Ebisa Adunya

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Musical artist

Ebisa Adunya (circa 1970 – August 30, 1996) was an Oromo musician, poet, singer-songwriter, Oromo nationalist, political activist and member of the Oromo Liberation Front. A distinguished Oromo singer, he devoted himself to the development of the Oromo identy during a time when many of the Oromo people were undergoing an identity-crisis. He is credited for promoting Oromo culture and music. He was a fierce Oromo nationalist and he fought in the Ethiopian Civil War alongside the Oromo Liberation Army, the armed wing of the Oromo Liberation Front which was fighting for the self-determination of the Oromo people. Many of his songs were about the organization and the hope it presented for the Oromo people. In 1991, the Oromo Liberation Front, allied with the Ethiopian People's Revolutionary Democratic Front, defeated the communist Derg regime but soon after, the two organizations fell out of each other's favours. By 1994, the Oromo Liberation Front had fallen back into the country-sides to wage a guerrilla war against the EPRDF. Ebisa Adunya, however, did not join the OLF and instead chose to stay in Addis Abeba, the capital city of Ethiopia. Nevertheless, he continued to wage a nonviolent resistance through his songs. In 1996, while he was at his home, a group of government soldiers knocked on his door asking him to come, saying it was for reasons regarding his job. Shortly after he let them in, he and his friend, Tana Wayessa, were shot and dragged on to government cars to be taken to the morgue. His death forever turned him into a martyr and a symbol of the struggle for independence of Oromia (the Oromo homeland).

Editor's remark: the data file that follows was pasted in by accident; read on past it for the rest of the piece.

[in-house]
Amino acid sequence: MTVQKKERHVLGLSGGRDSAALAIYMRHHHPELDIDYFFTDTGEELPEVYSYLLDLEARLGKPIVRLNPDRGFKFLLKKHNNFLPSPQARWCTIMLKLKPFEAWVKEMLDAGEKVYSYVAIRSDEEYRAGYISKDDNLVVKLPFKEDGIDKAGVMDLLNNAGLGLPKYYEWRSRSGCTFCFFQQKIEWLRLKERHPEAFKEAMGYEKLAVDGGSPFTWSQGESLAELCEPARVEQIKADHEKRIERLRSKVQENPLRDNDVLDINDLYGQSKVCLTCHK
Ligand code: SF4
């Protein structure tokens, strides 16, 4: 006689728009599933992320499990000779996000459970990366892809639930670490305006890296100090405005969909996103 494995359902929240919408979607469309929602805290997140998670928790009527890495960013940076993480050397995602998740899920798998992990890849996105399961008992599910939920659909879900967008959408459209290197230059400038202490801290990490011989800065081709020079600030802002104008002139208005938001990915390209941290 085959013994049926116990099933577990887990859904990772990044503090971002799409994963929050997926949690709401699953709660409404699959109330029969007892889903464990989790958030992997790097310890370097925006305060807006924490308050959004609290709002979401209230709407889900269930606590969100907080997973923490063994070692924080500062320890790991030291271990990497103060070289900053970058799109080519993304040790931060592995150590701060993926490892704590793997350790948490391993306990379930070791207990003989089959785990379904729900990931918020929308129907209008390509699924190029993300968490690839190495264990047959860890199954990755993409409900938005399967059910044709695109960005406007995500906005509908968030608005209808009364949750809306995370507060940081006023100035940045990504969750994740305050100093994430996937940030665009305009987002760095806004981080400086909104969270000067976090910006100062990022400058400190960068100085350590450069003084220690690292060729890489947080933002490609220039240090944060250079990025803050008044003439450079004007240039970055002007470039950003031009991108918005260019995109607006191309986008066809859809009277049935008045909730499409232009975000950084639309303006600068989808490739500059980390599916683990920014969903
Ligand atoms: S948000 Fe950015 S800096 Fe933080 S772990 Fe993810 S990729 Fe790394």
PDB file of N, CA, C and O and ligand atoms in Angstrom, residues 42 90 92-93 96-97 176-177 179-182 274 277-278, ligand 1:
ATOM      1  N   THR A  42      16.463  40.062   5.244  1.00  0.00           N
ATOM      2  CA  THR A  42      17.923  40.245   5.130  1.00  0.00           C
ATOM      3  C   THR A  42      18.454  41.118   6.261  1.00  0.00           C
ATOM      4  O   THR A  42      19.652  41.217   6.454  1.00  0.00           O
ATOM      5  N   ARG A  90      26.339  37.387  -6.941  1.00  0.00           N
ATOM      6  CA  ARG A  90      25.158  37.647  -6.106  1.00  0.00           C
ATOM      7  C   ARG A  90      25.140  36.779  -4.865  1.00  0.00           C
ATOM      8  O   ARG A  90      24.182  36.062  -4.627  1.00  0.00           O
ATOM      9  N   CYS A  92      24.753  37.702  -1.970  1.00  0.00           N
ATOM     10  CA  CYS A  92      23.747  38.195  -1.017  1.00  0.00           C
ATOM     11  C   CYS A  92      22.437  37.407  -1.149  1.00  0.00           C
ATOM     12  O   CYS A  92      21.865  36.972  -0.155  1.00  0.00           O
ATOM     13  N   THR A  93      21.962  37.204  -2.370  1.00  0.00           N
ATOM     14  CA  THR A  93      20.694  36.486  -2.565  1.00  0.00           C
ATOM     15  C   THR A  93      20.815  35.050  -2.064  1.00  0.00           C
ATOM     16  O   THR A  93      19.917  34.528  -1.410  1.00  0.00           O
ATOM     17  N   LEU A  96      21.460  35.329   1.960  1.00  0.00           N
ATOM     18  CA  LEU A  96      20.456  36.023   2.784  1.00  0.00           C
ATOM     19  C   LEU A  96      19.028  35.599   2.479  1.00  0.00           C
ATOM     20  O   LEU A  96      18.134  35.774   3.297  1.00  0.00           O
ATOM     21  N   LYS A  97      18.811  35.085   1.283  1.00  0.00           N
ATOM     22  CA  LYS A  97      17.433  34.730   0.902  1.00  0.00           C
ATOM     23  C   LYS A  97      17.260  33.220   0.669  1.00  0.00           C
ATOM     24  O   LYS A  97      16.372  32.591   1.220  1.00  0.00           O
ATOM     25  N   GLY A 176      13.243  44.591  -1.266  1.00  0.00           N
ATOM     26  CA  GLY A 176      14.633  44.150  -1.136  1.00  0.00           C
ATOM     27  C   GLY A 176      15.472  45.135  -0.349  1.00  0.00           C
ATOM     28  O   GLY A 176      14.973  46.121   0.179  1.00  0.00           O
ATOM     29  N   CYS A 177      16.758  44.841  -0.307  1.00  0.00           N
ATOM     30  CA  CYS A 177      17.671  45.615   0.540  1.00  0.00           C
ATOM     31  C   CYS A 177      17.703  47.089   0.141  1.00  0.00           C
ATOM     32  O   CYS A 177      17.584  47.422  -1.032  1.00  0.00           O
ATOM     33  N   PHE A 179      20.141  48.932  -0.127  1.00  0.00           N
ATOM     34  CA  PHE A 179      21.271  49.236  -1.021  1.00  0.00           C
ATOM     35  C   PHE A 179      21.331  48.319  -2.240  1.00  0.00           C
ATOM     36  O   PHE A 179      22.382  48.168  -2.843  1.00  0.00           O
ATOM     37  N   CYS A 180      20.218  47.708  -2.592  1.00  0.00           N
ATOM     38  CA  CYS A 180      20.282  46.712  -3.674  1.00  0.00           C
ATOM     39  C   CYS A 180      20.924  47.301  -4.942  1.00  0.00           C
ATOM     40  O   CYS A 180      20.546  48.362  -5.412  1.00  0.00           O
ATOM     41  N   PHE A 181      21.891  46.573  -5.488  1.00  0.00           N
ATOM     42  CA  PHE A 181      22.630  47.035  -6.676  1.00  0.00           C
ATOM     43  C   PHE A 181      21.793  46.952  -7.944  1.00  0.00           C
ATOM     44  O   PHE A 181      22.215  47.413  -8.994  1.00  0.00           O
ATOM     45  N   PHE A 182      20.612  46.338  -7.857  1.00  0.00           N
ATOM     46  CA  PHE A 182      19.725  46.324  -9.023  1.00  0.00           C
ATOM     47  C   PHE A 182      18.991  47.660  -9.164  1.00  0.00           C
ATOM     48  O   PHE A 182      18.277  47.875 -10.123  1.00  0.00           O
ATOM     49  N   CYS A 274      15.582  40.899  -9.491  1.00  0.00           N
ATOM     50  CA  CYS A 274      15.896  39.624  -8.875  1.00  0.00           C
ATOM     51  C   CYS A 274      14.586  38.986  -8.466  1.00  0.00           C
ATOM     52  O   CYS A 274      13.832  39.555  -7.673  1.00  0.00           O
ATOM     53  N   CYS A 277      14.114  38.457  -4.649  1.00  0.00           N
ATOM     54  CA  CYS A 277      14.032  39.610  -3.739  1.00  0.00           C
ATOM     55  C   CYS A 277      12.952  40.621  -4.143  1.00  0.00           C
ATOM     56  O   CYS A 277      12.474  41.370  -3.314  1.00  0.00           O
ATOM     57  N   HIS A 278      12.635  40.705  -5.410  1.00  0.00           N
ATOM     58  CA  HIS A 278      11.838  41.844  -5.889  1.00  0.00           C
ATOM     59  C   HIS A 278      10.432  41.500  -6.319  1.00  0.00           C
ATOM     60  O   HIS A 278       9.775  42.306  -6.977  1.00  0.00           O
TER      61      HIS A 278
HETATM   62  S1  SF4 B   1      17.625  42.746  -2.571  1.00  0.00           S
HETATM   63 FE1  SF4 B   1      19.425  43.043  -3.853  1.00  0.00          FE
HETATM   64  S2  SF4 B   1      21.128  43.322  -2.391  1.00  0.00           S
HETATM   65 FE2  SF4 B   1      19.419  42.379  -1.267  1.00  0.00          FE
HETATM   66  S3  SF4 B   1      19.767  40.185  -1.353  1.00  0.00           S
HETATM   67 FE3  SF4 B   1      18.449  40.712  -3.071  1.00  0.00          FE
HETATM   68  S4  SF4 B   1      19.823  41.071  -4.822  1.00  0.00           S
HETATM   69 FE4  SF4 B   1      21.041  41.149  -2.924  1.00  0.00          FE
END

Early life

Ebisa Adunya was born in Dembidolo, southwest of the Western Wallaga region of Oromia. With two younger brothers and three sisters, Ebisa was the eldest son in his family. He was a very respected young person because of his talents in soccer and music. He attended Oliiqaa Dingil Primary School, Qellem High School, and then passed the national examination for Higher Education to attend a university.

Joining the OLF

In 1991, while Ebisa was waiting for admission to a university, the military regime of Ethiopia was overthrown by OLF, EPRDF, and EPLF forces. In Ebbisa’s hometown of Dembidollo, OLF forces had set up a strong military base. At that time, Ebbisa was very aware of the deteriorating Oromo condition and the need for self-determination for the Oromo people; hence, to support the Oromo struggle for national determination, he joined the OLF. He was trained to be a cadre (Dabballee), and being exceptional at that, he became a Dabballee/cadre trainer in the Dembi Dollo OLF military camp.

But beyond his abilities within the military, Ebbisa was also musically talented; he played many instruments and was a gifted vocalist. Because of this, he joined the OLF music band and played a significant role in pushing forth Oromo culture, music, and identity. Throughout 1991 and 1992, Ebissa travelled through various regions within Oromia (the south, southwest, center, and western) to perform and sing; his songs were not only cultural, but they were revolutionary. They were songs that strongly emphasized the sufferings of the Oromo people and ways through which the Oromo people should demand justice.

Portrait of Ebisa Adunya


After the OLF went underground and its leaders where banished from the country, he continued to sing about the criminal activities that the Ethiopian government was heavily engaging in. He was publicly vocal about the Ethiopian regime’s terrorist tactics against the Oromo people and continued to also support the Oromo Liberation Army (OLA). Due to his actions he became a target of the government and was eventually assassinated by government agents. The assassination took place in Ebisa's house in the north of the American Embassy in Addis Ababa. Gunmen burst into his house and him and his friend, Tana Wayessa, were both shot. Eyewitnesses claimed the bodies were dragged from the house and put in a Land Rover with a government license plate. The security men, who carried out the murders, first cleared the street. Residents who looked out of their houses after the gunfire were told to get back indoors. The bodies were recovered by their families the next day from the morgue at the Menelik II hospital. The government later released a statement saying that the killing had been a mistake and that the target was Tana Wayessa.


To many Oromos, Ebisa is a martyr, a legend and the symbol of Oromo nationalism.